Samuel Kerrien from Blue Brain Project spoke on the topic FAIR data and knowledge management. He introduced the Blue Brain Project which has developed a knowledge graph – an open data platform. The aim is to produce metadata which is understandable to both humans and computers alike.
Mattia Albergante from Frontiers gave a presentation on Artificial Intelligence in open access publishing. He spoke how they are utilizing it by teaching AI to understand the text itself and also to link texts better by using key words relevant to the context.
Christine Durinx (Associate Director, Swiss Institute of Bioinformatics) spoke about Data infrastructure and the discussed on what are the features of a good database. The need to distinguish the features of essential databases and also sustainability of the databases, i.e finances needed to maintain them operational.
Ian Potter (Clarivate Analytics) spoke on the topic of „Research data and knowledge management“ and shared the details of their platform operates.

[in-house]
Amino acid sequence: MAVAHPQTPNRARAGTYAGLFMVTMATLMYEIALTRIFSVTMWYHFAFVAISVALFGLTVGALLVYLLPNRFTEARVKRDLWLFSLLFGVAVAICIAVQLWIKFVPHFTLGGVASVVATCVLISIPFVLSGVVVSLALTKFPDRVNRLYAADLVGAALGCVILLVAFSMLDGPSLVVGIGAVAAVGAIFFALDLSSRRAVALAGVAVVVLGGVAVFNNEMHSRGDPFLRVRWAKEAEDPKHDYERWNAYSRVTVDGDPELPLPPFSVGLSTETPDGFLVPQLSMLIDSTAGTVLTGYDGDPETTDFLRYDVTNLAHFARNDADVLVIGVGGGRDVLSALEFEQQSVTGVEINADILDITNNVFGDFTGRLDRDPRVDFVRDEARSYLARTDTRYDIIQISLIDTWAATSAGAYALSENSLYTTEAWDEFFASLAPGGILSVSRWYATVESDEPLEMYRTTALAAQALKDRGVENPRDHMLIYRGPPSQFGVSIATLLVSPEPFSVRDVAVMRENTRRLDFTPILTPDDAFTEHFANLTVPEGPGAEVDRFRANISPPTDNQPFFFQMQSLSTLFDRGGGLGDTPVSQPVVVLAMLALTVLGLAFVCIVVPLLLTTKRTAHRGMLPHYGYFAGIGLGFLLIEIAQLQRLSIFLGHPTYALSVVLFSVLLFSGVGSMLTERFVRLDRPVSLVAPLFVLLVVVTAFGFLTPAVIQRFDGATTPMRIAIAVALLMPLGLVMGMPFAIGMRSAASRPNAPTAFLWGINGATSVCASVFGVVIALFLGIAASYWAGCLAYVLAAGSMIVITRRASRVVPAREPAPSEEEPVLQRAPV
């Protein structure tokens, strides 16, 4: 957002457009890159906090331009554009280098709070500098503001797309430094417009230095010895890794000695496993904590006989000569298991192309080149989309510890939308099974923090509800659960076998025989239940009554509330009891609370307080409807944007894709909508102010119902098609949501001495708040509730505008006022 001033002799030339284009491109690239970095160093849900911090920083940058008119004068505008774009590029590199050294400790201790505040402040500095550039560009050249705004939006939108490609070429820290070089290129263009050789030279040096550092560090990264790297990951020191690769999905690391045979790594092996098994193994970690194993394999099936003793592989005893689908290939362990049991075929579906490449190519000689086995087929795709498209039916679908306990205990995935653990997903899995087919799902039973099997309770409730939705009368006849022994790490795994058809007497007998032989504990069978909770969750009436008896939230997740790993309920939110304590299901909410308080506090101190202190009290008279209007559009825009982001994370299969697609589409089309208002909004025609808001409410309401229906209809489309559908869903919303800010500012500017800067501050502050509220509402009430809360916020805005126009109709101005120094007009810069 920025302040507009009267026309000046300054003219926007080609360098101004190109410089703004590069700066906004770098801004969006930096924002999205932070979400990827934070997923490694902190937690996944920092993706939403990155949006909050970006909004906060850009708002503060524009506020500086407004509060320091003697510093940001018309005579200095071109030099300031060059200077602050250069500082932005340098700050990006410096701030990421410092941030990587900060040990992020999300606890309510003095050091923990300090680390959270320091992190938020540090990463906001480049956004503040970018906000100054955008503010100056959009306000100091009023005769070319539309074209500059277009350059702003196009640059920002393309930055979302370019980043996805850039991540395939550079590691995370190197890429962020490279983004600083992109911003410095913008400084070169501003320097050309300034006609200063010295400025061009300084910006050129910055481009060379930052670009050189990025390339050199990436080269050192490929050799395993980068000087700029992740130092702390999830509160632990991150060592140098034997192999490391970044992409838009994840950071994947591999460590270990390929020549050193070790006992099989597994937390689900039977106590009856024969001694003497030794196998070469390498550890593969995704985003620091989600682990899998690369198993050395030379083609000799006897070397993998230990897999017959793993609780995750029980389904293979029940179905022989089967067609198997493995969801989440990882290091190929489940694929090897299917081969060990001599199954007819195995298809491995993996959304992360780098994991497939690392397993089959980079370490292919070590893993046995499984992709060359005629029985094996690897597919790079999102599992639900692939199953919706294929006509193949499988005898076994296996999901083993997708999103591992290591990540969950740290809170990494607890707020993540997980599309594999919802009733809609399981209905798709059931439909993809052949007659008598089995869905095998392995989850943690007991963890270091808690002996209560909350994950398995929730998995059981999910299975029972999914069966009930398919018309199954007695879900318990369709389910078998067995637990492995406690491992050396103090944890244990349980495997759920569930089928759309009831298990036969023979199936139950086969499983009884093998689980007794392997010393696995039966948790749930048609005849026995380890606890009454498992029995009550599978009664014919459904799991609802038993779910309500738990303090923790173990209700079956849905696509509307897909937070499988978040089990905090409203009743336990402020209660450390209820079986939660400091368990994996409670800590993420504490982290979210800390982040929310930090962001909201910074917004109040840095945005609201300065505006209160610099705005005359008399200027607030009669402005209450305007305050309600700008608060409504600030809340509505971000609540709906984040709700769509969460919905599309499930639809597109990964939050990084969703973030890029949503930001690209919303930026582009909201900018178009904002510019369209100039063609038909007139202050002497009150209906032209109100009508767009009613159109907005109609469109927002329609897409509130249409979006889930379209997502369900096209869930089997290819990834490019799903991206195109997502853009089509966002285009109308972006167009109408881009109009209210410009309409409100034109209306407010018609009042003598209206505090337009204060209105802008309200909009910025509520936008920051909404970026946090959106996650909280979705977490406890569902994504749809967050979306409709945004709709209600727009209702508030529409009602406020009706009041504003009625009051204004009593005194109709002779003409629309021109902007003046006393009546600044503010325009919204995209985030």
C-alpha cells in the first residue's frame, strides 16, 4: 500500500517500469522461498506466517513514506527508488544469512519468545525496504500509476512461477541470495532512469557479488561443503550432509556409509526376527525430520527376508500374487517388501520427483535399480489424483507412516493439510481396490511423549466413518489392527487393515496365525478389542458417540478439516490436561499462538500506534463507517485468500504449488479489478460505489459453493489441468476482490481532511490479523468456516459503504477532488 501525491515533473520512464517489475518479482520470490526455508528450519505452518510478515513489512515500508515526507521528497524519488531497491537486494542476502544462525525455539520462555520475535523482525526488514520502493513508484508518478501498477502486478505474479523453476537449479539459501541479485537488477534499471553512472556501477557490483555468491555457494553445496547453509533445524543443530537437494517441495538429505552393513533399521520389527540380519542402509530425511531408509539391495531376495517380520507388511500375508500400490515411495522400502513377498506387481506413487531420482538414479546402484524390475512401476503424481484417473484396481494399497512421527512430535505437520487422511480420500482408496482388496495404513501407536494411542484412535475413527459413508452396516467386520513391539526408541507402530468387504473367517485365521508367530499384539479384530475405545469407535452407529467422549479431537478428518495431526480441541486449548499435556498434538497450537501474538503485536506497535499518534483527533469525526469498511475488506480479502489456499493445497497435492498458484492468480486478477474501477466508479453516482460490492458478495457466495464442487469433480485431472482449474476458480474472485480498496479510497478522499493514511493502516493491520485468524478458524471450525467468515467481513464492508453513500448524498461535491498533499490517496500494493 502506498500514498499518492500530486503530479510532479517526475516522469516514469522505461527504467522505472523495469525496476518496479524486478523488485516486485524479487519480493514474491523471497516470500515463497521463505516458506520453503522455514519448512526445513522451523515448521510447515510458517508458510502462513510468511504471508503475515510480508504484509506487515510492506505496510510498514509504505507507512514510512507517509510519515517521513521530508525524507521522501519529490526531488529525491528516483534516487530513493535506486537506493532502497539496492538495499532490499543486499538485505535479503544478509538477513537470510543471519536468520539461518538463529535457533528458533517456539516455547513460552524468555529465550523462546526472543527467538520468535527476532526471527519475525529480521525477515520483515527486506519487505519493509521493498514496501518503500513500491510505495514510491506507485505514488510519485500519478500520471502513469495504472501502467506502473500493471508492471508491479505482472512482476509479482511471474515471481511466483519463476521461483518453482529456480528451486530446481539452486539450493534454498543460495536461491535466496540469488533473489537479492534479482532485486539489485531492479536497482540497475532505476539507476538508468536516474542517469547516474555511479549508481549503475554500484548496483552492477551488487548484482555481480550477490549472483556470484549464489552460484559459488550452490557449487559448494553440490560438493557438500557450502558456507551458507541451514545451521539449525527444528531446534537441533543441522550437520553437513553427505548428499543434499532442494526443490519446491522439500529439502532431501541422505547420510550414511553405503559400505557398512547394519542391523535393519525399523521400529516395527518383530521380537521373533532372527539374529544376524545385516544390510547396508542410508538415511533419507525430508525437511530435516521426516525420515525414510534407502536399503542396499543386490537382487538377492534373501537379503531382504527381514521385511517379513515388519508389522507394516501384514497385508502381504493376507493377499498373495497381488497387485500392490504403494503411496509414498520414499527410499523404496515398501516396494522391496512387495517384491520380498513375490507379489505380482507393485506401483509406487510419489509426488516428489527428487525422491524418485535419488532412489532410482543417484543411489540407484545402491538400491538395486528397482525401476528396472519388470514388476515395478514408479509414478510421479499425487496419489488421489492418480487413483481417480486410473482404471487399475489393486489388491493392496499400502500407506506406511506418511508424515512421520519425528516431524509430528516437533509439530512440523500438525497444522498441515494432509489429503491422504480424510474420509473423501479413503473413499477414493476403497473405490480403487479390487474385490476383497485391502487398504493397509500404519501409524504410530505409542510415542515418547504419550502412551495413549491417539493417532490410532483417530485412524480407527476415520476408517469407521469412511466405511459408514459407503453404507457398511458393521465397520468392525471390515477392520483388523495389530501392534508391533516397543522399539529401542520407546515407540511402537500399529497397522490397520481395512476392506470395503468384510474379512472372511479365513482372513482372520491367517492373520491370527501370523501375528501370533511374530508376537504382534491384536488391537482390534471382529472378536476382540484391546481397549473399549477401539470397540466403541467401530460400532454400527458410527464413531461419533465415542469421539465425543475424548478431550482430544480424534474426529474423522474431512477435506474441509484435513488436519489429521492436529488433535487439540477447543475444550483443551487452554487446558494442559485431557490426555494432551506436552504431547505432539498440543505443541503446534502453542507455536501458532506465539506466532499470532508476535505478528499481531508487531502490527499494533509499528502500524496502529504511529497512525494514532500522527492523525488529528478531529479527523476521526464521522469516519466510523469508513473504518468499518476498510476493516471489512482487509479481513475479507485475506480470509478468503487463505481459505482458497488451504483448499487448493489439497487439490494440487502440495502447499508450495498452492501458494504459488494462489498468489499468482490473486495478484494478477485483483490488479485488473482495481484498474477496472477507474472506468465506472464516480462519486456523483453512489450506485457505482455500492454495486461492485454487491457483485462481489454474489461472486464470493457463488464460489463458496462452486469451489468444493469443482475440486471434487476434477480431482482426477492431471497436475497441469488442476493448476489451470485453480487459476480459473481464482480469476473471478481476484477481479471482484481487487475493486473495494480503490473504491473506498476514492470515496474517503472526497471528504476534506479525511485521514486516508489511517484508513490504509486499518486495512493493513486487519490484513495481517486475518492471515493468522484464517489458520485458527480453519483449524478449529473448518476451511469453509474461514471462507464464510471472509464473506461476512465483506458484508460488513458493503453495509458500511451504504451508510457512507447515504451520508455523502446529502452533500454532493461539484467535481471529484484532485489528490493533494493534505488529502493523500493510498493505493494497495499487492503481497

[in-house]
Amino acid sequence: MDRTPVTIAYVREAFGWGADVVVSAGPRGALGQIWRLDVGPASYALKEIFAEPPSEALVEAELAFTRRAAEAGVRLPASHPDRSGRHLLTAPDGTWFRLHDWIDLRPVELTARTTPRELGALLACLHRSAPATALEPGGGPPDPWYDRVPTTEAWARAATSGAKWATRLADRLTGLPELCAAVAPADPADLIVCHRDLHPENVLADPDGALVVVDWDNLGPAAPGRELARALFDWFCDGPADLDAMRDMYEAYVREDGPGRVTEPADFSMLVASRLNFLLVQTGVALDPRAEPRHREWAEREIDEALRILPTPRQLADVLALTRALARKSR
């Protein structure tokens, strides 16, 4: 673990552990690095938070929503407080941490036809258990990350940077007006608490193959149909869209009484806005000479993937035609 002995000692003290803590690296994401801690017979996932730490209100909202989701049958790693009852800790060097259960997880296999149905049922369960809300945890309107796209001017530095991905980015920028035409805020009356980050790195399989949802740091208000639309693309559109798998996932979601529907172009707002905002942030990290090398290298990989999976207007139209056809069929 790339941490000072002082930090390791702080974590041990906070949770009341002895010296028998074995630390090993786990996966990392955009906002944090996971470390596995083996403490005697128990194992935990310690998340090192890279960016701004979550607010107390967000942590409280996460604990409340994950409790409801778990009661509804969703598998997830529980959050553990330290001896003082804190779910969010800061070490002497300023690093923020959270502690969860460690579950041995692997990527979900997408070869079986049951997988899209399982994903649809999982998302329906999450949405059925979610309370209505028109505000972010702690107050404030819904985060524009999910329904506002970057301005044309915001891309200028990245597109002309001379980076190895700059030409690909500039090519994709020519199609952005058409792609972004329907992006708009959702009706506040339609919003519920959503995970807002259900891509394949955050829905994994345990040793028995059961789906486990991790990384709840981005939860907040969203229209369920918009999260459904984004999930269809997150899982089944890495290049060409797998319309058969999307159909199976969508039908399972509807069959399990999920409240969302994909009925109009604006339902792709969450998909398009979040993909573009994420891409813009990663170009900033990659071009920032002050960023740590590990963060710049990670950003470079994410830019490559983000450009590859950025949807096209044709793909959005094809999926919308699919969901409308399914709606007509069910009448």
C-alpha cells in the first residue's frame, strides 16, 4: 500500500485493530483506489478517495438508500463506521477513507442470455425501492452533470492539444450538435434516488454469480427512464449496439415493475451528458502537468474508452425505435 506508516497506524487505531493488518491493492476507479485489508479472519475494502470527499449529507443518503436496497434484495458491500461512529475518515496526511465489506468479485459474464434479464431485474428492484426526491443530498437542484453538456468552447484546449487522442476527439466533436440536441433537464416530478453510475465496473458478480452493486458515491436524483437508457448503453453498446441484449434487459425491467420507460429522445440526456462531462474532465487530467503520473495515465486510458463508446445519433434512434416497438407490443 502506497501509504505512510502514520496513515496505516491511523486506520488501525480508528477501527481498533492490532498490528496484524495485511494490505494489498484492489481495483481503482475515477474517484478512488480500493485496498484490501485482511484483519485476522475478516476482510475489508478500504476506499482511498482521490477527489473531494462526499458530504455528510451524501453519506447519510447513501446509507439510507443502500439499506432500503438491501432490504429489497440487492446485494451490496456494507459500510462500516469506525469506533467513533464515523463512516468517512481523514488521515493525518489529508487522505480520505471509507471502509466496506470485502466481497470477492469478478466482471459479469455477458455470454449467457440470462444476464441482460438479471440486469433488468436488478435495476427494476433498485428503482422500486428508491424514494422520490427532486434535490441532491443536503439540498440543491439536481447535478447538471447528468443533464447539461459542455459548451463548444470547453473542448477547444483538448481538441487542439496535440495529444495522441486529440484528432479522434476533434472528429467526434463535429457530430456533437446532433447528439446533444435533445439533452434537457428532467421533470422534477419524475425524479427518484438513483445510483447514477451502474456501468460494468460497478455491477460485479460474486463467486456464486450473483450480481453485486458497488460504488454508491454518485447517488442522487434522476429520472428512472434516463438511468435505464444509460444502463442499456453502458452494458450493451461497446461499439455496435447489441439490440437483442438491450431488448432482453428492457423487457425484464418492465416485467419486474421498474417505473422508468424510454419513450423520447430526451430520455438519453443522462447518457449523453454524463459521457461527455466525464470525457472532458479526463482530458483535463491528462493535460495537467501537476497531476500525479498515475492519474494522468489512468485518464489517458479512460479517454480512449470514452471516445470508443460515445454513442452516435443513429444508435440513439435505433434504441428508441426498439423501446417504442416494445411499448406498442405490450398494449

Lucas Anastasiou (Knowledge Media Institute, KMI) discussed the topic of text and data mining.
The third session was a panel session focusing on overcoming the challenges in the EU policy, regulation and on the institutional level
The opening keynote speech was made by Cornelius Schmaltz (Head of Unit for Strategy, European Commission, DG Research and Innovation). He gave a brief overview of H2020 and the grant agreements. He also noted that researchers receiving EU funding under H2020 also had the option to opt out of dissemination and publication of the results if a valid reason was given or there was simply no data produced.